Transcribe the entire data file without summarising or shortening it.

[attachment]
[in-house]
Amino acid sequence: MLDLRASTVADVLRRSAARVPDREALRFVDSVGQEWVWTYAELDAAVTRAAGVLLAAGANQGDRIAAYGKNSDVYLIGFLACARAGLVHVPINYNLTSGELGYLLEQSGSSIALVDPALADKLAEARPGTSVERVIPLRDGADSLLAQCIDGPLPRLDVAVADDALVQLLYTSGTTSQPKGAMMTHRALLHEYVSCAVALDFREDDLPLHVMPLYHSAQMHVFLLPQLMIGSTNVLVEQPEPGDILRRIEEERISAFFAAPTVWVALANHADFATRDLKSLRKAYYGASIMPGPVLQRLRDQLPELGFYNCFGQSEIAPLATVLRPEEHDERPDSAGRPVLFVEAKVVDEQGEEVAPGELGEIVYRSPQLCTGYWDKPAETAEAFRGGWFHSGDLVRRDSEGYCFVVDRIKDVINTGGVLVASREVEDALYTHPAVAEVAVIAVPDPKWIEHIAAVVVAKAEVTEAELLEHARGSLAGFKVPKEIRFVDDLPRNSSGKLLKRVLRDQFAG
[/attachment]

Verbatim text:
[in-house]
Amino acid sequence: MLDLRASTVADVLRRSAARVPDREALRFVDSVGQEWVWTYAELDAAVTRAAGVLLAAGANQGDRIAAYGKNSDVYLIGFLACARAGLVHVPINYNLTSGELGYLLEQSGSSIALVDPALADKLAEARPGTSVERVIPLRDGADSLLAQCIDGPLPRLDVAVADDALVQLLYTSGTTSQPKGAMMTHRALLHEYVSCAVALDFREDDLPLHVMPLYHSAQMHVFLLPQLMIGSTNVLVEQPEPGDILRRIEEERISAFFAAPTVWVALANHADFATRDLKSLRKAYYGASIMPGPVLQRLRDQLPELGFYNCFGQSEIAPLATVLRPEEHDERPDSAGRPVLFVEAKVVDEQGEEVAPGELGEIVYRSPQLCTGYWDKPAETAEAFRGGWFHSGDLVRRDSEGYCFVVDRIKDVINTGGVLVASREVEDALYTHPAVAEVAVIAVPDPKWIEHIAAVVVAKAEVTEAELLEHARGSLAGFKVPKEIRFVDDLPRNSSGKLLKRVLRDQFAG